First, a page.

Online comment: revenge of the idiots?

online comments, Georgia Straight, Vancouver theatre, Ronnie Burkett, Virtual Stage, the Arts Club, The Daisy Theatre

Toronto mayor Rob Ford is an idiot, but many of the people who comment on aren’t.

I was all prepared to write a rant about the sorry state of online commenting. I was going to tie it into Rob Ford and the general decline in public discourse. But—you know what?—in the theatre section of, the state on online commentary ain’t so bad. 

Occasionally, somebody leaves a remark that gets right up my nose. When I enthusiastically reviewed Ronnie Burkett’s The Daisy Theatre in December, for instance, an individual who goes by the name Patina commented: “Every year and another Ronnie Burkett show gets another rave from Colin Thomas. I wonder who’s pulling his strings.”

That comment is misinformed as well as insulting. Reviewing Burkett’s Penny Plain, his previous offering here, I said that he is a genius maker and manipulator of marionettes, but I also said, “his story fails”, and spent most of the review examining that failure. If you’re going to insult me, at least have something to back it up.

Patina’s comment pissed me off. But 27 out of 31 folks gave that comment a thumbs down. So somebody is paying attention. And other commenters came to my defence.

I appreciate it very much when astute commenters take others to task. Someone who calls him- or herself Hazlit just can’t stop chiming in about my reviews on I find Hazlit’s postings condescending—and not just to me. When Hazlit used my slam of It’s Snowing on Saltspring to moan about Vancouver theatre in general and the Arts Club in particular, commenters Shawn, Kaye, and TRUTH Bomb all mounted succinct arguments, correcting Hazlit’s facts and inviting him or her to adopt a more adventuresome and less arrogant stance.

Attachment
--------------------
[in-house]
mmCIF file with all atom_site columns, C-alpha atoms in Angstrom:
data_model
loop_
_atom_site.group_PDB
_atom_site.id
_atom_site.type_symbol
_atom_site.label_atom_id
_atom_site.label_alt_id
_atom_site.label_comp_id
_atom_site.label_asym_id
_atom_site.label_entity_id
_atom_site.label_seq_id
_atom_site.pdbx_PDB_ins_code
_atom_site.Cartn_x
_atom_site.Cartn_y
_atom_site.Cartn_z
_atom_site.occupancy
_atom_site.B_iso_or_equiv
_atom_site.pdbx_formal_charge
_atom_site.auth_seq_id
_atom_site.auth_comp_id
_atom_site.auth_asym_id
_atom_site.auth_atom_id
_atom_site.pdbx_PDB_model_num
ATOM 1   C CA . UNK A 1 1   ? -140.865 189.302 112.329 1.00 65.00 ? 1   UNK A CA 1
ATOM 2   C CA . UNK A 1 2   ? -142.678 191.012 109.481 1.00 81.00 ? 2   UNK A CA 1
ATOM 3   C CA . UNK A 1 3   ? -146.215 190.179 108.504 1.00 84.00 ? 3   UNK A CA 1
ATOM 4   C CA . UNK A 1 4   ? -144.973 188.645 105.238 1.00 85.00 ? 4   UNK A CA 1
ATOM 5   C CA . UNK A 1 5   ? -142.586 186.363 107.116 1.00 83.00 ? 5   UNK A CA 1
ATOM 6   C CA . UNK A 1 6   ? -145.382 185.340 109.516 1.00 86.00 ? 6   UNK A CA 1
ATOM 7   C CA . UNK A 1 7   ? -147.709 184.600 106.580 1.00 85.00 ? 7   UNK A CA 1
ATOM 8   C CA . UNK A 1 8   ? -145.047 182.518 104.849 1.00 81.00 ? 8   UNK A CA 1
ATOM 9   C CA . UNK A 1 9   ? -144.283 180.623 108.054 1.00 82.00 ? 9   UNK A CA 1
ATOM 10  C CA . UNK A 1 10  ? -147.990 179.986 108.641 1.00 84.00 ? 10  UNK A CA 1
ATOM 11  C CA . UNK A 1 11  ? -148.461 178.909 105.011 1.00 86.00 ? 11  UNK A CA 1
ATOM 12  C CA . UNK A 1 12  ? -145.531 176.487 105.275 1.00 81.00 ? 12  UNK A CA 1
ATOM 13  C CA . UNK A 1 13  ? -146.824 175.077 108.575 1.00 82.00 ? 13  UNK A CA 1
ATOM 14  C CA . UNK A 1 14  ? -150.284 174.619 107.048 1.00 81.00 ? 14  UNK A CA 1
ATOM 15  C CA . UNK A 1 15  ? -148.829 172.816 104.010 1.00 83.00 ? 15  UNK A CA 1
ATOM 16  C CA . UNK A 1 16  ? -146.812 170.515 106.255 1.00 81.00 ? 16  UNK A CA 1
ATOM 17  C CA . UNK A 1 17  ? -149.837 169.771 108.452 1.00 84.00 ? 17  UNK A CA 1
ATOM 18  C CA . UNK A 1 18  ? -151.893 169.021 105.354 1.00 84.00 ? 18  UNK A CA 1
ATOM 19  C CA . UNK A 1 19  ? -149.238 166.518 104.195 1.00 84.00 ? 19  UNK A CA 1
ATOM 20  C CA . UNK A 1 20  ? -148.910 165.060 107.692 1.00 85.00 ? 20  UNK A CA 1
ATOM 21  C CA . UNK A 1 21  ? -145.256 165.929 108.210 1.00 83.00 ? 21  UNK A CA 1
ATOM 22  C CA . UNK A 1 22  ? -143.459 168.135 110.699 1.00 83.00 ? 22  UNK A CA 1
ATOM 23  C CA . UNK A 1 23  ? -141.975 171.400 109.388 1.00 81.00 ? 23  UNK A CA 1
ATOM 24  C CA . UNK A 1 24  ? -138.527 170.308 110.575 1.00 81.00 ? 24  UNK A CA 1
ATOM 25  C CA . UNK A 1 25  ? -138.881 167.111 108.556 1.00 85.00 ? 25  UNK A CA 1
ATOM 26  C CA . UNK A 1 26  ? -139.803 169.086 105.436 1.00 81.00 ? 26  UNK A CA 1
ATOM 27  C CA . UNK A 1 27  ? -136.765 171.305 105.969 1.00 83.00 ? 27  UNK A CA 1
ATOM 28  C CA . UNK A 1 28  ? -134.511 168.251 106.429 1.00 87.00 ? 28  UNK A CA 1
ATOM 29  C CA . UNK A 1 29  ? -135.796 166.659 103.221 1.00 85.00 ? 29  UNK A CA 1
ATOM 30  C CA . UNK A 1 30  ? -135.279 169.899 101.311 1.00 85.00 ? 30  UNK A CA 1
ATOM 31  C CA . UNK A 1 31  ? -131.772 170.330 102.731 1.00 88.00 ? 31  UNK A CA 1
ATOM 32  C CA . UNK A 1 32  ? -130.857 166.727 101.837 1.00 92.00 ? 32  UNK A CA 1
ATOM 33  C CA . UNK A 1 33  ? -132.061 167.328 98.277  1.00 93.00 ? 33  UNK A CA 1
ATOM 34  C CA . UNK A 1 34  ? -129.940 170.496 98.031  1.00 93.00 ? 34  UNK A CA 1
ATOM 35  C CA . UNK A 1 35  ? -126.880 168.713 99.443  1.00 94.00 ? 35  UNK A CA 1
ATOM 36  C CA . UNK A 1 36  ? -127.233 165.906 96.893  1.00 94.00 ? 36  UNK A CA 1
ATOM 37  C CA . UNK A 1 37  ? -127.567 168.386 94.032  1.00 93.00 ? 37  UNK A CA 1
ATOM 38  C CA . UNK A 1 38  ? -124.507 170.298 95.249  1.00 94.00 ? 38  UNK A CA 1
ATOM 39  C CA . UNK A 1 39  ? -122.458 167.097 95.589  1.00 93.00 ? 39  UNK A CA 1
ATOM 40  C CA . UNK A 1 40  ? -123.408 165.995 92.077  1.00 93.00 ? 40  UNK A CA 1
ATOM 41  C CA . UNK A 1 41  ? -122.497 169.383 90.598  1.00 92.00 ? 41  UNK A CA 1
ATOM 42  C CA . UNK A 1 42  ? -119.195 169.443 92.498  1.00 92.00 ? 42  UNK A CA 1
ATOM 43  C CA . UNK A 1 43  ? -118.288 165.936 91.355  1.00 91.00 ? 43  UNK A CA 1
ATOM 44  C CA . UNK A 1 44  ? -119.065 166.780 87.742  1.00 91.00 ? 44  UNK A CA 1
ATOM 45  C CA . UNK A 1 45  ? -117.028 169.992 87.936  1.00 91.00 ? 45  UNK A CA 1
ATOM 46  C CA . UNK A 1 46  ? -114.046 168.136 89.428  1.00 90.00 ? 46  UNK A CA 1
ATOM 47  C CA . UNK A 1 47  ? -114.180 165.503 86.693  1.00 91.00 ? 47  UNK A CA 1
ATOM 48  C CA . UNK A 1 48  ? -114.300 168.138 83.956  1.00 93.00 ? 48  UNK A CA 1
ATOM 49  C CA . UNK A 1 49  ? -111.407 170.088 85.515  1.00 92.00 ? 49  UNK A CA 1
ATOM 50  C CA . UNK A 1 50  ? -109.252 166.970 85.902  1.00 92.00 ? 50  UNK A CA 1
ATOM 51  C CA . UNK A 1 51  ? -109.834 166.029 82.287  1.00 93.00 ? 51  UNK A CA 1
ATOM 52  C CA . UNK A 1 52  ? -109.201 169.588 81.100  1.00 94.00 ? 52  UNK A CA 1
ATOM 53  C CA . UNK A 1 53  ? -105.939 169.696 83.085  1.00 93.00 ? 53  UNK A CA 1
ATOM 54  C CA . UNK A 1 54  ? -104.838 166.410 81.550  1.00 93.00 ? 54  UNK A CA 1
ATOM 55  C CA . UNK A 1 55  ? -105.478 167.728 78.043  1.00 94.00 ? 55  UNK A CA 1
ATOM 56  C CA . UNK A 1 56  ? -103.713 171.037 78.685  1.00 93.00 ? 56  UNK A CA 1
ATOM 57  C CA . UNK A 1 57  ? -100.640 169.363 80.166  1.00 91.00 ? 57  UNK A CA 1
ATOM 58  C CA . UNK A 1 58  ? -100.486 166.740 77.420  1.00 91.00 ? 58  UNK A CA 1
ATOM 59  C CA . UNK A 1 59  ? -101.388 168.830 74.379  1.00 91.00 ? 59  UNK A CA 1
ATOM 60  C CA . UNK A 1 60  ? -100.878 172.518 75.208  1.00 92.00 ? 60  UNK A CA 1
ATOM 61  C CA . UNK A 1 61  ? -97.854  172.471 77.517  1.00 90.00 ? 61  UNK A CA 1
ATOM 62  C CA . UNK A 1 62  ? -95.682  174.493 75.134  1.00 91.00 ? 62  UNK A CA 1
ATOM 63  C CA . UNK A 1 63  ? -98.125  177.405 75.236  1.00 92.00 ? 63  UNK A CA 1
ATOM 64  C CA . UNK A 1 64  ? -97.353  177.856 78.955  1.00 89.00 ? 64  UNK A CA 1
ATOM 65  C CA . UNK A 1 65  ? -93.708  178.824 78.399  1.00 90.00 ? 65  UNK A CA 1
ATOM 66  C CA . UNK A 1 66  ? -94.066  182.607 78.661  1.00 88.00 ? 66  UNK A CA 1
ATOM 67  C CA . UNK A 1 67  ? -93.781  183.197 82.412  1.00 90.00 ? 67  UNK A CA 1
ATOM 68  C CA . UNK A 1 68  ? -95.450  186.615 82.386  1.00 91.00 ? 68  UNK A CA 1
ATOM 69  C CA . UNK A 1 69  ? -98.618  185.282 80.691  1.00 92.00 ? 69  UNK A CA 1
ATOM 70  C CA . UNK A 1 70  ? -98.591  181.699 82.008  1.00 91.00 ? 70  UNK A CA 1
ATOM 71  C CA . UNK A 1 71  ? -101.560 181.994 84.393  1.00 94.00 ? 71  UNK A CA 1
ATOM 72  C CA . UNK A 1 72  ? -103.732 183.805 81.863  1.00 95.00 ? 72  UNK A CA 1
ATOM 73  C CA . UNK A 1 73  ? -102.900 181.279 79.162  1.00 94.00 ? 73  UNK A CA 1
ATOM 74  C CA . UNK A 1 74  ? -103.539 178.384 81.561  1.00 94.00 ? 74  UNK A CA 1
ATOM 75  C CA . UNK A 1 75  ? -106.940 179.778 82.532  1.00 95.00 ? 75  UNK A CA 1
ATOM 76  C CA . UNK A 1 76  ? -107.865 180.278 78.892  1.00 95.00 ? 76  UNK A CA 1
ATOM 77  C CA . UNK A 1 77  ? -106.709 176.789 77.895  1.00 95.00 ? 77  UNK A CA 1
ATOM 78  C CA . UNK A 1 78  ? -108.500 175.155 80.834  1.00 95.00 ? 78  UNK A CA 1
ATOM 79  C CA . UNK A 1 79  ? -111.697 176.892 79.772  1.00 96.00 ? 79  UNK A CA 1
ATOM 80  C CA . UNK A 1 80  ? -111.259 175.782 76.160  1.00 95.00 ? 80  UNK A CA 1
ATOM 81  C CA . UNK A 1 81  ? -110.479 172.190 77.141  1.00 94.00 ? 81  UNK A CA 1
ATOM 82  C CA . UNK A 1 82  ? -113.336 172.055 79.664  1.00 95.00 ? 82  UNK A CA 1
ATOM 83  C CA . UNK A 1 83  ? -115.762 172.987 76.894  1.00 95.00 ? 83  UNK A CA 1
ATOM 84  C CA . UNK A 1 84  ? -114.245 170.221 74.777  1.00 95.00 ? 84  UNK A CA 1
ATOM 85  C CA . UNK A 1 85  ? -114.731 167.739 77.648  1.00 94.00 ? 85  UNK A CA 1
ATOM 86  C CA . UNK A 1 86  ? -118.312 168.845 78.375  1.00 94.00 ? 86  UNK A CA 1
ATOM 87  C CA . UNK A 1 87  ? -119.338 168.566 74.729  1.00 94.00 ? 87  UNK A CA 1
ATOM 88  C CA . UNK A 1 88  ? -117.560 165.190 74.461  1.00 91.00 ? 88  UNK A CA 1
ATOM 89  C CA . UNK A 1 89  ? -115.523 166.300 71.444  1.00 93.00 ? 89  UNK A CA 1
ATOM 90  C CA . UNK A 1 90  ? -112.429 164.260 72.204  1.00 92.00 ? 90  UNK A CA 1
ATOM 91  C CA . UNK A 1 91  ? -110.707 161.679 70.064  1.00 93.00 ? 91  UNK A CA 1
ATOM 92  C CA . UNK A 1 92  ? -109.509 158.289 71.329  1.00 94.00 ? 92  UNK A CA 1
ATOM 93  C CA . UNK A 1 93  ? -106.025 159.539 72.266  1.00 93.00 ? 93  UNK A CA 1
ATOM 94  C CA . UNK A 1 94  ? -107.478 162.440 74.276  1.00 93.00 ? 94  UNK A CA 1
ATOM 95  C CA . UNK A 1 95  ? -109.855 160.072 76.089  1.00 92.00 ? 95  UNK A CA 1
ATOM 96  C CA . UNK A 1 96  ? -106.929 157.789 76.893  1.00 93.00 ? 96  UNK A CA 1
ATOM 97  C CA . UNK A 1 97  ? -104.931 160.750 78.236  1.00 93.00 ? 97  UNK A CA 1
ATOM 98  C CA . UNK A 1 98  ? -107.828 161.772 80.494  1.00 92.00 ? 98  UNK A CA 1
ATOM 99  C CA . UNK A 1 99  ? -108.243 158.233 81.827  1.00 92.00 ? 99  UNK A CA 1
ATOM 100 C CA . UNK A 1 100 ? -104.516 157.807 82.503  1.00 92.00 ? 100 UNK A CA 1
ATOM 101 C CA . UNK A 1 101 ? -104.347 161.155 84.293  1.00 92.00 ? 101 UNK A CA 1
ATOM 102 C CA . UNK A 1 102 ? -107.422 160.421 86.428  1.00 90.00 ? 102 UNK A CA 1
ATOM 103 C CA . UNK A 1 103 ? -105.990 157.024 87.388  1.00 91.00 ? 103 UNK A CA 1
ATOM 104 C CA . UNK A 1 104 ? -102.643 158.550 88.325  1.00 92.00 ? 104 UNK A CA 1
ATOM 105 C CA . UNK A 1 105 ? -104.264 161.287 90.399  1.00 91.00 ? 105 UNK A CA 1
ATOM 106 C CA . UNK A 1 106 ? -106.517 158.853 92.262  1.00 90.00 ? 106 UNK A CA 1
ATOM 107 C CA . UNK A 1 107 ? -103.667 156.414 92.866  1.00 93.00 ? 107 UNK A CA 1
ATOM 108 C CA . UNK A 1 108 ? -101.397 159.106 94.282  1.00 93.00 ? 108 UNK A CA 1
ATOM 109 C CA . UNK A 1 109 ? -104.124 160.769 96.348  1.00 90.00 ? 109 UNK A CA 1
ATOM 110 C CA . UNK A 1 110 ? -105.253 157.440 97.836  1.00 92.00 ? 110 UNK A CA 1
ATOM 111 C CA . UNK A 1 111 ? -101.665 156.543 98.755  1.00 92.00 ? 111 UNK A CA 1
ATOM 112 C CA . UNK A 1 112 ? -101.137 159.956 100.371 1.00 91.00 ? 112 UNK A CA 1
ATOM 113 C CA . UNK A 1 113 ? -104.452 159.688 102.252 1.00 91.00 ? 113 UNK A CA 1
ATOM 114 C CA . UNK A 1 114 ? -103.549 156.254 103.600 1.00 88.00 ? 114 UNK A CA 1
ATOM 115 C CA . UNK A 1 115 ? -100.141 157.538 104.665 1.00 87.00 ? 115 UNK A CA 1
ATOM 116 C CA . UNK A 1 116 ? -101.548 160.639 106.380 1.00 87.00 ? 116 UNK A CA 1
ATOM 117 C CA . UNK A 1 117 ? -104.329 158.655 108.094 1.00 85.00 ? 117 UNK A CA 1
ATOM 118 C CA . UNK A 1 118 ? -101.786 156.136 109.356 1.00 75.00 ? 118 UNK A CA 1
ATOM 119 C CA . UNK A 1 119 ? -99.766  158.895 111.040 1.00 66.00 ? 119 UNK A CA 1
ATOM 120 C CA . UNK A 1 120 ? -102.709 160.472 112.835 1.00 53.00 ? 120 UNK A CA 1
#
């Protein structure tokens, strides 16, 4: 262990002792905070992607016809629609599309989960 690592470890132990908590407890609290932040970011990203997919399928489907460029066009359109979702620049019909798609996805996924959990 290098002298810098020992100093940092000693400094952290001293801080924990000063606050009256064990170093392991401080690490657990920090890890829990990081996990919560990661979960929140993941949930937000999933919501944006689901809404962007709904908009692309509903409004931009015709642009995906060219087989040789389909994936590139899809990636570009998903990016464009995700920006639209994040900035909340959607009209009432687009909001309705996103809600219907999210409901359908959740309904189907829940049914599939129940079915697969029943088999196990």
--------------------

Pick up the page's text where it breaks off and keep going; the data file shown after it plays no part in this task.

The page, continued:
I also appreciate it when commenters challenge me with respectful and well-reasoned arguments. Because of persuasive online response to my review of Virtual Stage’s Broken Sex Doll, I changed my review and got that change made in time to make it into the hard copy.

I still wish that online comments weren’t anonymous, and I wish that they were more carefully selected. (On, a threat to physically injure me made it online, although it was removed as soon as I complained.) But I’ve got to admit that the general state of online commentary isn’t nearly as bad as I think it is when somebody like Patina or Hazlit yanks my chain.




About Colin Thomas

Colin Thomas is a Vancouver-based editor, an award-winning playwright, and an established theatre critic. Colin helps writers unlock the full potential of their novels, short stories, screenplays, and children's books.


  1. In my experience, the comments section of the internet generally displays the worst of humanity and often leaves me feeling incredibly distraught and depressed with the state of the world. However, I also read and contribute to comments sections on sites where comments are monitored and where trollers are banned, and I find these sites to be insightful and often uplifting. There will always be cowards who want to hurt and destroy others while hiding behind their online personas. But if we can find a way to get rid of these comments without censoring peoples’ genuine opinions and stopping good discourse, I am all for it. I am glad that the comments sections of the Georgia Straight’s art reviews encourage readers to discuss art. And I am even glad that you, Colin, allow yourself see different perspectives about a piece and allow it to influence your first impressions. However, I wish that you had allowed more discourse when it came to Broken Sex Doll before changing your opinion. As a woman, I found the piece incredibly sexist and offensive, and I could have given you a whole list of reasons why, but I didn’t have the chance before you had your piece published.

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